- The DIU will also now report directly to Defense Secretary Lloyd Austin.
WASHINGTON (Agencies): Apple executive Doug Beck will serve as the next director of the Defense Innovation Unit, or DIU, the Pentagon’s hub for accelerating the development of commercial technologies for military use, the Defense Department announced on Tuesday.
DOD said in a press release that Beck “will oversee efforts to accelerate the department’s adoption of commercial technology throughout the military and also serve as a senior advisor to the secretary and deputy secretary of defense on technology innovation, competition and strategic impact.”
Beck—who is currently Apple’s vice president of worldwide education, health and government—brings a combination of military experience, private sector leadership and government service to the DIU. He began working for Apple in 2009, where he co-led the company’s global business development and sales functions, as well as helmed Apple’s business operations across Northeast Asia and the Americas.
Beck is also a U.S. Navy Reserve captain, with almost 26 years of military service that includes serving in Iraq and Afghanistan from 2006 through 2007 as part of a joint special operations task force. According to DOD, he also served “as an appointed member of the Secretary of State’s Foreign Affairs Policy Board, an executive advisor to three Chiefs of Naval Operations and to Special Operations Community leadership and an adjunct lecturer on strategy and innovation for flag and general officers at the Naval Postgraduate School.”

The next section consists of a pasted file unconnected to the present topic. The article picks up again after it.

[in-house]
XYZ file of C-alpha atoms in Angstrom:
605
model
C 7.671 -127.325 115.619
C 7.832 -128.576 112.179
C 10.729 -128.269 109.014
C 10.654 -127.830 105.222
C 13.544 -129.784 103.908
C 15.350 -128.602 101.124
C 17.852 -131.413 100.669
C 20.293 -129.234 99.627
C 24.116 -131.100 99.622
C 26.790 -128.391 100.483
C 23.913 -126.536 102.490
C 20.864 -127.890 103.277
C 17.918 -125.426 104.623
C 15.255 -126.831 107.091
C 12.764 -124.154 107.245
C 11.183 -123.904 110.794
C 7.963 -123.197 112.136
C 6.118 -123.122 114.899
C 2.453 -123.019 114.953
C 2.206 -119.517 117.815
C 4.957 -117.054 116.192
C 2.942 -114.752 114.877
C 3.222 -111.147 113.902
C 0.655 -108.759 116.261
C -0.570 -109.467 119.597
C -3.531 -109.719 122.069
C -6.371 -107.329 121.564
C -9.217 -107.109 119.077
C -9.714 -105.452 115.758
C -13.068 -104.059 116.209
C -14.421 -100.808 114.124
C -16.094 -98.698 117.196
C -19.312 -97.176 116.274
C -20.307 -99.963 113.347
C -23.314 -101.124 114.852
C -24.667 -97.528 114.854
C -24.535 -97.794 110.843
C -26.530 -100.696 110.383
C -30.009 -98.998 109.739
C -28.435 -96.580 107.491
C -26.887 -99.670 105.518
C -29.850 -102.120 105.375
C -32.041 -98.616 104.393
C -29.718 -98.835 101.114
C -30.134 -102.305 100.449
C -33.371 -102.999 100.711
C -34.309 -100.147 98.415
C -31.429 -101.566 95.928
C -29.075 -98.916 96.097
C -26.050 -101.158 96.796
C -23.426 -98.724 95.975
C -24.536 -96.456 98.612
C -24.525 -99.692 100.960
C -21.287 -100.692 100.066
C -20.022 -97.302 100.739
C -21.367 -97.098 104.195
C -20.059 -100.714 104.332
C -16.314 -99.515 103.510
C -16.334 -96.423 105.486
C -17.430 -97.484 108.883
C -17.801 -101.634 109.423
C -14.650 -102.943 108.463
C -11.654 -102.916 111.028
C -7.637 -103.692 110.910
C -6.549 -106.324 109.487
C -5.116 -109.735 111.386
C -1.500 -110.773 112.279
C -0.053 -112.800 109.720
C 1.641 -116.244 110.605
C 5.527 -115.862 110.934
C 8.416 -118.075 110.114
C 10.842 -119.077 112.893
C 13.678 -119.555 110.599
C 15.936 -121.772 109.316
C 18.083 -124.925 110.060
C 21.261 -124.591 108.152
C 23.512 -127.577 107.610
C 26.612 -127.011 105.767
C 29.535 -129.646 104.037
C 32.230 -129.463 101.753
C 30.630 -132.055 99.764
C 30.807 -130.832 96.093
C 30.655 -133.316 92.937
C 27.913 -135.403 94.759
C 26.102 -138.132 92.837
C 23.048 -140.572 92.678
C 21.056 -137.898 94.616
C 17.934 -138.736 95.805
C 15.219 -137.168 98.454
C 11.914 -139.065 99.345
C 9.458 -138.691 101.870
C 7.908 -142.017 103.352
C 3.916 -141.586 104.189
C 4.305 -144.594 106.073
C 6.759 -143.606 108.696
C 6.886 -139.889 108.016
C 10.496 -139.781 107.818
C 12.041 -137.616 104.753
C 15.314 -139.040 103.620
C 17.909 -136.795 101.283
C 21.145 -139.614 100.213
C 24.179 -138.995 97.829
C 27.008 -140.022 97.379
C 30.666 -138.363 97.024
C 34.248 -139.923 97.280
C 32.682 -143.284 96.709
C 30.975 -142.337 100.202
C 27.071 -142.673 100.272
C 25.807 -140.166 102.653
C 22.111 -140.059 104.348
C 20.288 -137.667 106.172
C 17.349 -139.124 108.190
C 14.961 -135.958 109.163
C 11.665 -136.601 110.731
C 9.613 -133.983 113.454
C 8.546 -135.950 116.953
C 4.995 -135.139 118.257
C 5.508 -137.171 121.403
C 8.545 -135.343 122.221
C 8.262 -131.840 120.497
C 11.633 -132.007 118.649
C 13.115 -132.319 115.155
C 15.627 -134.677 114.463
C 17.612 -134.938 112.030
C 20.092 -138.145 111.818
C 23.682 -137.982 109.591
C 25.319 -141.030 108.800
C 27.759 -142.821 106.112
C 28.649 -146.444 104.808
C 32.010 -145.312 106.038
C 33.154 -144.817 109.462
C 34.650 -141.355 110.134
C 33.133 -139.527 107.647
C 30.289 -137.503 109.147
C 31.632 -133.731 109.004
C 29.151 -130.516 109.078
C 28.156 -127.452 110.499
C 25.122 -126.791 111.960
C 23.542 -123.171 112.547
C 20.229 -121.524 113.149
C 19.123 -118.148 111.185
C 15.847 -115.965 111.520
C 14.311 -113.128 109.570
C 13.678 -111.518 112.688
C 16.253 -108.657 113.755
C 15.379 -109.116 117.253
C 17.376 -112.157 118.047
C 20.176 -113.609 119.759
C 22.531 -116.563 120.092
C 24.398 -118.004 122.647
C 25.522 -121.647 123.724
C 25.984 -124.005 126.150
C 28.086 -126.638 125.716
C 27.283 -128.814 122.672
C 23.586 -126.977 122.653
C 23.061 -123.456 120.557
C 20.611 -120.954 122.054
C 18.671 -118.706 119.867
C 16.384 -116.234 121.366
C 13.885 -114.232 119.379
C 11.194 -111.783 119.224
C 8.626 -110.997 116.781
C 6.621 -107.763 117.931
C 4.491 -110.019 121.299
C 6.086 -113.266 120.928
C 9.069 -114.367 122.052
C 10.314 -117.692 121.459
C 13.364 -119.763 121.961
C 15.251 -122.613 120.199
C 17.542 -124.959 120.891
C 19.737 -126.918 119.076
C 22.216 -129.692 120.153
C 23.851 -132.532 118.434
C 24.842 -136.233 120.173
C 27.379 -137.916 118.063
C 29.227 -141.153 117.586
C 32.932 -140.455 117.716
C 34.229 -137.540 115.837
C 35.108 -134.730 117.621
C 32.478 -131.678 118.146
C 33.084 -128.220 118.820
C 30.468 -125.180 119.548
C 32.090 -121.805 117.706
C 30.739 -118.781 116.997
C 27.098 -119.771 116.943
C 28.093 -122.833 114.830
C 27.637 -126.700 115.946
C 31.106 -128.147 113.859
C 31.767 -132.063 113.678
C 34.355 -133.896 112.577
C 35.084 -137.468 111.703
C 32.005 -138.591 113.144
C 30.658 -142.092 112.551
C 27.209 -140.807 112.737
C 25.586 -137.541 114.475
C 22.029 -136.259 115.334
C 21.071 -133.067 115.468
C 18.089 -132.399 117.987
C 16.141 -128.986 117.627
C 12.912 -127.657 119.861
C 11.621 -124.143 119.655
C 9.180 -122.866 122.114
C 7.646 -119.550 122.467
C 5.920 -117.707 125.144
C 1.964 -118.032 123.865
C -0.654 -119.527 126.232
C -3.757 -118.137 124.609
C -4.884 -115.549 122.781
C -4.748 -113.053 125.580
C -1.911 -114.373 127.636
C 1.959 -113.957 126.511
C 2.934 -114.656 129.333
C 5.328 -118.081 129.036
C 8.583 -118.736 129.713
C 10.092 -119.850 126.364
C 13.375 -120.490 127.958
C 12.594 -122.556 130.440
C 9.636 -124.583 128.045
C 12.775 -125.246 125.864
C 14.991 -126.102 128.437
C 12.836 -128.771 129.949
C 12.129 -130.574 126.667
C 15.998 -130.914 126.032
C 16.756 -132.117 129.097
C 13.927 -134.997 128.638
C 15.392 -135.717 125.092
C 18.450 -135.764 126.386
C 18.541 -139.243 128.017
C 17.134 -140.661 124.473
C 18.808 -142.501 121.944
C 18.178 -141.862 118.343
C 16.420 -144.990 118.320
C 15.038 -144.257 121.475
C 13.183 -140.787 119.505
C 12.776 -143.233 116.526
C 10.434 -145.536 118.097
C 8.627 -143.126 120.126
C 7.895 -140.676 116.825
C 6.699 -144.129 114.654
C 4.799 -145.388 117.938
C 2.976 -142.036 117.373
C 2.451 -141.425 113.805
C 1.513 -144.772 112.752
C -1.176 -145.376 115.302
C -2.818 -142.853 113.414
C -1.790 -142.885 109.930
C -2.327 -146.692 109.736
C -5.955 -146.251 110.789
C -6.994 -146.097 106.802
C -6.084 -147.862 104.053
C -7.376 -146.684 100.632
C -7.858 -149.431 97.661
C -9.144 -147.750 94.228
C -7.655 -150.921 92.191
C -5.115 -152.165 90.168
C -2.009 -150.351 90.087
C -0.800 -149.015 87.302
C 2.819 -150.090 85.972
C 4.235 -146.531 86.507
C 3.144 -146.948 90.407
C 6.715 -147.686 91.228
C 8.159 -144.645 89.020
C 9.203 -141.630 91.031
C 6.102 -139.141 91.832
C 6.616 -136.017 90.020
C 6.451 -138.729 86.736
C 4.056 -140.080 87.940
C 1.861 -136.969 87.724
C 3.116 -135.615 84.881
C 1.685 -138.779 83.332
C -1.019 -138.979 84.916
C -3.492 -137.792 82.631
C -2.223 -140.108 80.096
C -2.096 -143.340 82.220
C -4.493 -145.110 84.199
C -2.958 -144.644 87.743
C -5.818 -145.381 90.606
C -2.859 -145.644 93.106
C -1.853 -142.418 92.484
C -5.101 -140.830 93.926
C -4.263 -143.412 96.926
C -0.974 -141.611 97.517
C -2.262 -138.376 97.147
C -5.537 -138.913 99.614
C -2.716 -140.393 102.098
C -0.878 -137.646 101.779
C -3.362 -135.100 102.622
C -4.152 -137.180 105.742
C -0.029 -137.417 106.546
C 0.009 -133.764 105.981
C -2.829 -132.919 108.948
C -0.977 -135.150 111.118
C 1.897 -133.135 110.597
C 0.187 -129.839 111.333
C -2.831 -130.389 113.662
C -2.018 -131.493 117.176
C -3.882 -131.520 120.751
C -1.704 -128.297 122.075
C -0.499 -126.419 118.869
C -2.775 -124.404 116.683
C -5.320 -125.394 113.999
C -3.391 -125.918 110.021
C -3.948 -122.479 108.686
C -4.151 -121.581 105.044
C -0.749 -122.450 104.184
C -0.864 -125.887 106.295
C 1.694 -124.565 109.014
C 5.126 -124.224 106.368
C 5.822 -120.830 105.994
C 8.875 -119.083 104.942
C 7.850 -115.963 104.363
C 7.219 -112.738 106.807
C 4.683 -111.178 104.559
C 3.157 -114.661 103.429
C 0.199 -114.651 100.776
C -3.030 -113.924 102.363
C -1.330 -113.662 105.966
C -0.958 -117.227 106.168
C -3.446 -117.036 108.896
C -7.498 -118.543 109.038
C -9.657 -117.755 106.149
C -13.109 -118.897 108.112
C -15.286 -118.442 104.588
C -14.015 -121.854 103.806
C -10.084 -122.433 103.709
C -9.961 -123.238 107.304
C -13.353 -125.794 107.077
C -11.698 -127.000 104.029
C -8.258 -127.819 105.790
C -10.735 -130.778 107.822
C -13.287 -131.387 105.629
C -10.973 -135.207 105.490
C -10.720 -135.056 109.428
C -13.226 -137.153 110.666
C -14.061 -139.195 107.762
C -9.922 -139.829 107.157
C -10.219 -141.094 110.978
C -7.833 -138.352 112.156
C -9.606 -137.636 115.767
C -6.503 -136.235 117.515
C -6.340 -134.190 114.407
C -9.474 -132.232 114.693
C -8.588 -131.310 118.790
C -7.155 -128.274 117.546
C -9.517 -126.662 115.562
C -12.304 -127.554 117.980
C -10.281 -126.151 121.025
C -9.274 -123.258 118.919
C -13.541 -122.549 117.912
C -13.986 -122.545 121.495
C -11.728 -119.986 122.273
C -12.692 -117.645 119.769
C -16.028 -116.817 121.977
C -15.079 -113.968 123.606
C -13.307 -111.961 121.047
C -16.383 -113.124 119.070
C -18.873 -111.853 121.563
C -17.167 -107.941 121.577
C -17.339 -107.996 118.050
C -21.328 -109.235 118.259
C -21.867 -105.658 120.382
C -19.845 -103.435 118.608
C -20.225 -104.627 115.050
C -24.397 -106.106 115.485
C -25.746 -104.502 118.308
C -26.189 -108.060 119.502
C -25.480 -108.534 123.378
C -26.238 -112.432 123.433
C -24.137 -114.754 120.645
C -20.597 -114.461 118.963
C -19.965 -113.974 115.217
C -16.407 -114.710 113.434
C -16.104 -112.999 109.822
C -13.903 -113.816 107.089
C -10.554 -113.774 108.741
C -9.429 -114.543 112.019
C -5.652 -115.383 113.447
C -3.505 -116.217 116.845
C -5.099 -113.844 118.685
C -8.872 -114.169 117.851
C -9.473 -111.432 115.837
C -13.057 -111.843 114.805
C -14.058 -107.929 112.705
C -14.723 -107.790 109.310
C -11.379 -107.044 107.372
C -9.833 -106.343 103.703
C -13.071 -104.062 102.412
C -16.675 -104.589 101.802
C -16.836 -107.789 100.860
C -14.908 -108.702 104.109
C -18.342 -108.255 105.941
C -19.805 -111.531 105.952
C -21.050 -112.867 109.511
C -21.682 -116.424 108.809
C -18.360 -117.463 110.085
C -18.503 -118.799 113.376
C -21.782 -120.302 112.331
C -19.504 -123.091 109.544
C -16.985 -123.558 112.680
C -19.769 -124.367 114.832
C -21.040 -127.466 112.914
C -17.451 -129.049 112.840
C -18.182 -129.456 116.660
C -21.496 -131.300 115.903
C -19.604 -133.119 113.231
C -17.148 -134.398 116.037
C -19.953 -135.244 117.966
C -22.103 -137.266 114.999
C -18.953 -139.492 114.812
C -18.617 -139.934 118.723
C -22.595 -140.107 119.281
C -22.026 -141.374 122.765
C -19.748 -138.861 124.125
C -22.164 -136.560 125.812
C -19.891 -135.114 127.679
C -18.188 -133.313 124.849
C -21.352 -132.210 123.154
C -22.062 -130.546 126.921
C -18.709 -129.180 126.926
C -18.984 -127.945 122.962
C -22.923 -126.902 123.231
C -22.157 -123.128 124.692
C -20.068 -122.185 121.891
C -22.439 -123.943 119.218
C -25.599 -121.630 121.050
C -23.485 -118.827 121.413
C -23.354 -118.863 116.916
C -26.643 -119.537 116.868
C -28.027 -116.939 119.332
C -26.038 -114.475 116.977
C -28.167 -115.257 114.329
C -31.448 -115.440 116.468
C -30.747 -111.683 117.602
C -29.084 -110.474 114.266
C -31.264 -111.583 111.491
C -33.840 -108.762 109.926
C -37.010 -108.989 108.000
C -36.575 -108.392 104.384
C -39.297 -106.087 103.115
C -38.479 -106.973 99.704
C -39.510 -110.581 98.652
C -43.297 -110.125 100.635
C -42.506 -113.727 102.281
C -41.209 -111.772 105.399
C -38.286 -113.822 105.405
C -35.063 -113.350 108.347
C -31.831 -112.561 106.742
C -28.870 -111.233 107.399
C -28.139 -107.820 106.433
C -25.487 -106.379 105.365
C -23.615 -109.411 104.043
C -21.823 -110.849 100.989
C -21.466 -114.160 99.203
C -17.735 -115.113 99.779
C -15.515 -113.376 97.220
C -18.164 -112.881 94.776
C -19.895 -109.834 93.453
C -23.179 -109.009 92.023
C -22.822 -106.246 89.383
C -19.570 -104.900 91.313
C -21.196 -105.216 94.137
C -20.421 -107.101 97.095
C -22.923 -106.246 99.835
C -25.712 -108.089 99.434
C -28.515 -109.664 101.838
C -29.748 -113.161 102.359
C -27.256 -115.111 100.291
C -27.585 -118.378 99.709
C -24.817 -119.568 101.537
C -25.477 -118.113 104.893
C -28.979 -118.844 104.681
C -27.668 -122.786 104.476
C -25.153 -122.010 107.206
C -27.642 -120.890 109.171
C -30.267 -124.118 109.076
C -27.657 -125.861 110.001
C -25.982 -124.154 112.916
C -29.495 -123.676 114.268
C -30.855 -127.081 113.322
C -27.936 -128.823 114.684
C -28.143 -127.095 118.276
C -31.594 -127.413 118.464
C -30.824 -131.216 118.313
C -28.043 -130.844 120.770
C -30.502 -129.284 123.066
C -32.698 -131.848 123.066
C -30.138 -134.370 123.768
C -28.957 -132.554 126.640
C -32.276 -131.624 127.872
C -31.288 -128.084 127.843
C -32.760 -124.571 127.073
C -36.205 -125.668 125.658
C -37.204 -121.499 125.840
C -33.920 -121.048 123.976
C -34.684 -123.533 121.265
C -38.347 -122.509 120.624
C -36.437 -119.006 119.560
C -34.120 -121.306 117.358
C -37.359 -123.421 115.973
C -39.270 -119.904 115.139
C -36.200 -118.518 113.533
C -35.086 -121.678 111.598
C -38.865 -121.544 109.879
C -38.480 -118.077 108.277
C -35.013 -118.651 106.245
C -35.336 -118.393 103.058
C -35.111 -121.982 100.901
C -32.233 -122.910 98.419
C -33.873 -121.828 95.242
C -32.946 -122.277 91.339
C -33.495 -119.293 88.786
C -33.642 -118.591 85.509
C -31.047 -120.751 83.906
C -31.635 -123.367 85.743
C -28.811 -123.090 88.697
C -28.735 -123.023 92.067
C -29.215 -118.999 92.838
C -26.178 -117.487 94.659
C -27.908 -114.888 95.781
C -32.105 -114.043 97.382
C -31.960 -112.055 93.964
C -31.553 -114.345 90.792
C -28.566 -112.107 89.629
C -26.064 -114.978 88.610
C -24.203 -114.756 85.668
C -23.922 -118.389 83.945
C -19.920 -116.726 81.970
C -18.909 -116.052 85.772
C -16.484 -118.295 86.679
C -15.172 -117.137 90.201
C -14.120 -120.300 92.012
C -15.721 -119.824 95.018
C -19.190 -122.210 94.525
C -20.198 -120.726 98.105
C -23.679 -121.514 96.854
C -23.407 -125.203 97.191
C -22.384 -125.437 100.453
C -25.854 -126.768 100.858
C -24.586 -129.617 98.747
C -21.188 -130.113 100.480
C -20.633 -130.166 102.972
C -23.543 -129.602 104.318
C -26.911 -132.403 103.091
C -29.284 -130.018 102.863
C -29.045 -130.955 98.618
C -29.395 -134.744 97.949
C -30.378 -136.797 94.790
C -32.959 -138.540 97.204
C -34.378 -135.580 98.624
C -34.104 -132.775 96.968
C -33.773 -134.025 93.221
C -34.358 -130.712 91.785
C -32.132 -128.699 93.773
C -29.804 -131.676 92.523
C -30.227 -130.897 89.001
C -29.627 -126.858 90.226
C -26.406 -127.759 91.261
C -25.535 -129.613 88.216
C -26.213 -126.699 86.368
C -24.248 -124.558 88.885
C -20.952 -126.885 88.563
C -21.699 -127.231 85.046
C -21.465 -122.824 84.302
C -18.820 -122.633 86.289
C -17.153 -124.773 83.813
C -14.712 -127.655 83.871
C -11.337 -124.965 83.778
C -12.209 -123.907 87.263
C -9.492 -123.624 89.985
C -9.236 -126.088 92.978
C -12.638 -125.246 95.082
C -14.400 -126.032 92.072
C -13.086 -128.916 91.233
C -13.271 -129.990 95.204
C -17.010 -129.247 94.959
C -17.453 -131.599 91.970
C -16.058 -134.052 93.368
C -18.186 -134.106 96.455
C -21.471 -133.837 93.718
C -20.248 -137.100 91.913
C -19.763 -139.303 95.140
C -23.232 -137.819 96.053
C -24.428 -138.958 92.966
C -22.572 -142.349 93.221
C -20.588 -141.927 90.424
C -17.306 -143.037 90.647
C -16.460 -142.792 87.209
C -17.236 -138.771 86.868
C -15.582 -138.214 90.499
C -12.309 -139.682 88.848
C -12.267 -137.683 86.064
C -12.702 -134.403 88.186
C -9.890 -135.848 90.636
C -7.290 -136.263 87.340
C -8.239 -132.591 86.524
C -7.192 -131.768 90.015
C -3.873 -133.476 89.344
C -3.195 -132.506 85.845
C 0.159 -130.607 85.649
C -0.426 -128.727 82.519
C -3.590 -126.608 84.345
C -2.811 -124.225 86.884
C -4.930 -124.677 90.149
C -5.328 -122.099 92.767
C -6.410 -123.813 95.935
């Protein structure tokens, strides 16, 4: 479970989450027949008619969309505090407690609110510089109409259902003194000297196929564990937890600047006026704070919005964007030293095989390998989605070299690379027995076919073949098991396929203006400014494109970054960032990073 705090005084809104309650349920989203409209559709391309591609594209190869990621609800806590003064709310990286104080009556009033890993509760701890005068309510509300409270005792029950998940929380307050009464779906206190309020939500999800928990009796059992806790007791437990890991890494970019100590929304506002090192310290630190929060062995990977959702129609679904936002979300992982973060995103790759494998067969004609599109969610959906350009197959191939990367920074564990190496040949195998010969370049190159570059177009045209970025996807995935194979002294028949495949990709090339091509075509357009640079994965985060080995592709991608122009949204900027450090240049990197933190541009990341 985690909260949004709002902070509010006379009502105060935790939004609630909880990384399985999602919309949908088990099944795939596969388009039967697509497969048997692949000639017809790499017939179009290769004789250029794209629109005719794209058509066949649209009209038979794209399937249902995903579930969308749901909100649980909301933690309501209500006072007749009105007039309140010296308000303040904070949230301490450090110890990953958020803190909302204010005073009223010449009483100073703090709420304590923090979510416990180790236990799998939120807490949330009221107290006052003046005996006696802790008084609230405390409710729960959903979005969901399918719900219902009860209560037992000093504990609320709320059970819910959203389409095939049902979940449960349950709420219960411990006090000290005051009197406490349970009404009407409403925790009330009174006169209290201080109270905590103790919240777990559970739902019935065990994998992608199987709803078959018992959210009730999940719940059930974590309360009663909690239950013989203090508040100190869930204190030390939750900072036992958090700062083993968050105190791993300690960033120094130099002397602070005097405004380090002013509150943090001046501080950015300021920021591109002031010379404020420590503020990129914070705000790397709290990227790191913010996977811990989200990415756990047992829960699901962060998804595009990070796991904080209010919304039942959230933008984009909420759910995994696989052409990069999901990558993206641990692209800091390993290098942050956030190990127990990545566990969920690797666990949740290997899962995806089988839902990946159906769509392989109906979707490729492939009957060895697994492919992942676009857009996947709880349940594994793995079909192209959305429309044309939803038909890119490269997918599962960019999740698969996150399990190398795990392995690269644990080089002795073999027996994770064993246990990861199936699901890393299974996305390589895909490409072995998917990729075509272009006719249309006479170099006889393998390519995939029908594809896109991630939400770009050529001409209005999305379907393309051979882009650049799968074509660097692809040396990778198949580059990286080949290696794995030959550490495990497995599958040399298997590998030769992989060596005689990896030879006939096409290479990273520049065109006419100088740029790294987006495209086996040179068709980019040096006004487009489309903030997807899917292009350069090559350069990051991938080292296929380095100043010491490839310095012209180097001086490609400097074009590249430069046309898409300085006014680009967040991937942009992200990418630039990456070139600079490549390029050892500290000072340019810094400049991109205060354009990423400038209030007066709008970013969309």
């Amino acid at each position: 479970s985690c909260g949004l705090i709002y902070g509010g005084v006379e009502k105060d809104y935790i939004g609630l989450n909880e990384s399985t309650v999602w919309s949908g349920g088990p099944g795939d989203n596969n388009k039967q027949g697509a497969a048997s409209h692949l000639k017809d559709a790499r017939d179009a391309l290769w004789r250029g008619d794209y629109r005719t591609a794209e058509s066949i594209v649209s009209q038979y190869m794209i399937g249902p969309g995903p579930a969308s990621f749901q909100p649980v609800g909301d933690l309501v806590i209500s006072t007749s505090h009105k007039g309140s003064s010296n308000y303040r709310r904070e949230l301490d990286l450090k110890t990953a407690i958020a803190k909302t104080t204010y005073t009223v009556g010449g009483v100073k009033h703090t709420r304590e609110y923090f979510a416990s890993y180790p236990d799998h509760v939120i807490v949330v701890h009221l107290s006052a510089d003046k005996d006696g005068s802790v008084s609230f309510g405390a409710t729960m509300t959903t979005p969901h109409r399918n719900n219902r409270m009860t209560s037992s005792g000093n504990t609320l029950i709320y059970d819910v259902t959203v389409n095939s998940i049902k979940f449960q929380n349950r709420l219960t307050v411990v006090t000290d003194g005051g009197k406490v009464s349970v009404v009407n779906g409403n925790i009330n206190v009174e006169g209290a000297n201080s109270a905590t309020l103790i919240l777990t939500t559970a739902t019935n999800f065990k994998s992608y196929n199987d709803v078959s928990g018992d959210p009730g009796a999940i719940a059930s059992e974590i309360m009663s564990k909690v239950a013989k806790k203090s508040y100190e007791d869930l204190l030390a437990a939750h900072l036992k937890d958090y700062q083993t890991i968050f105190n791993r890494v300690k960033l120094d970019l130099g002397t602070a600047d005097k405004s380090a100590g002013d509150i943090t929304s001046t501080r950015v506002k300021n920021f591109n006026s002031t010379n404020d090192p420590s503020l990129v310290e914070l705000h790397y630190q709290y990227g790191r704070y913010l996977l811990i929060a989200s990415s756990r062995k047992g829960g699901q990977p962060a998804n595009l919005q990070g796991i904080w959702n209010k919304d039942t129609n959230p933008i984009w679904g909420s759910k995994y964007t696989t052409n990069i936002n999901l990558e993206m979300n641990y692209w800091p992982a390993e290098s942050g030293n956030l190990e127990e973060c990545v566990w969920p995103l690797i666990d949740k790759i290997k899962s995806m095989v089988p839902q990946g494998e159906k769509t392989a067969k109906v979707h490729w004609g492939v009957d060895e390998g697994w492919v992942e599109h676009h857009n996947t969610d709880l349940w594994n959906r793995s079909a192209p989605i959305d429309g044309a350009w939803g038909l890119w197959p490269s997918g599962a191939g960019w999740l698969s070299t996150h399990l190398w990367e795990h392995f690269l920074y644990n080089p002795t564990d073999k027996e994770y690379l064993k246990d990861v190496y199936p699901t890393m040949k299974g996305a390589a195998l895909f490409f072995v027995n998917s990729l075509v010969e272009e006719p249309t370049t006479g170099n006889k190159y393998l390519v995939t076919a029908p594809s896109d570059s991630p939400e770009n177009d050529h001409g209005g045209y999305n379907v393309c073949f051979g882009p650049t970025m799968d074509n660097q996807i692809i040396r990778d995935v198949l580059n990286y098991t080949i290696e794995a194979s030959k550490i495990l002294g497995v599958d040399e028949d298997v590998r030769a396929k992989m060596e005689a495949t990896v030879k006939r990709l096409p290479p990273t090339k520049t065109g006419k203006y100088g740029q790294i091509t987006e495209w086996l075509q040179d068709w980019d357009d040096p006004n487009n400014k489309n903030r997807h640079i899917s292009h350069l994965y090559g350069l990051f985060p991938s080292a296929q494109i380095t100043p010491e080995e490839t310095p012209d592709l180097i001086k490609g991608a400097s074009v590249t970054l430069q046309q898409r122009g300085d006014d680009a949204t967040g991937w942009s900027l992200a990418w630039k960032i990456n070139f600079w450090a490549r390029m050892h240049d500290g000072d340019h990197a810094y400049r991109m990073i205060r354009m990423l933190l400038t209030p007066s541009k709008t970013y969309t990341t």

DOD also noted that Beck has previous experience working with DIU, having “founded and led its joint reserve component from inception in 2015 through 2019.”
Beck will replace Mike Madsen, who has served as DIU’s acting director since last September.
The Pentagon launched DIU in August 2015 to help DOD adopt commercial technologies for national security purposes. The unit—which is headquartered in Silicon Valley and has offices in Austin, Boston, Chicago and at the Pentagon—partners with DOD agencies and the private sector to prototype and develop innovative technologies.
Defense Secretary Lloyd Austin also announced in an April 4 memo that, “effective immediately,” the DIU will be “under the authority, direction and control of the Secretary of Defense.” Prior to the change, the unit reported to the undersecretary of defense for research and engineering.
Framing the leadership shuffle in the context of last year’s National Defense Strategy and the continuing threats posed by China and Russia, Austin added that harnessing the private sector’s “innovative power in a manner consistent with our values is crucial for the Department of Defense to meet its goals.”
“DIU’s mission is to accelerate the adoption of commercial technology at speed and scale, and these changes will further enable it to effectively execute this critical mission,” he added.
Austin also said that Beck will be required to provide him with an assessment of DIU’s ability to meet its objectives within 90 days of his appointment, as well as “a proposed plan of action and milestones for achieving key goals.”
DIU has not had a permanent director since September 2022, when then-DIU Director Mike Brown resigned from the position. At the time, Brown cited a lack of support and “benign neglect” for the unit on the part of DOD leadership as some of his reasons for stepping down from the role.
That critique, in part, prompted DOD’s chief technology officer to tell congressional lawmakers last year that the Pentagon would work to direct additional funding and support to the unit moving forward.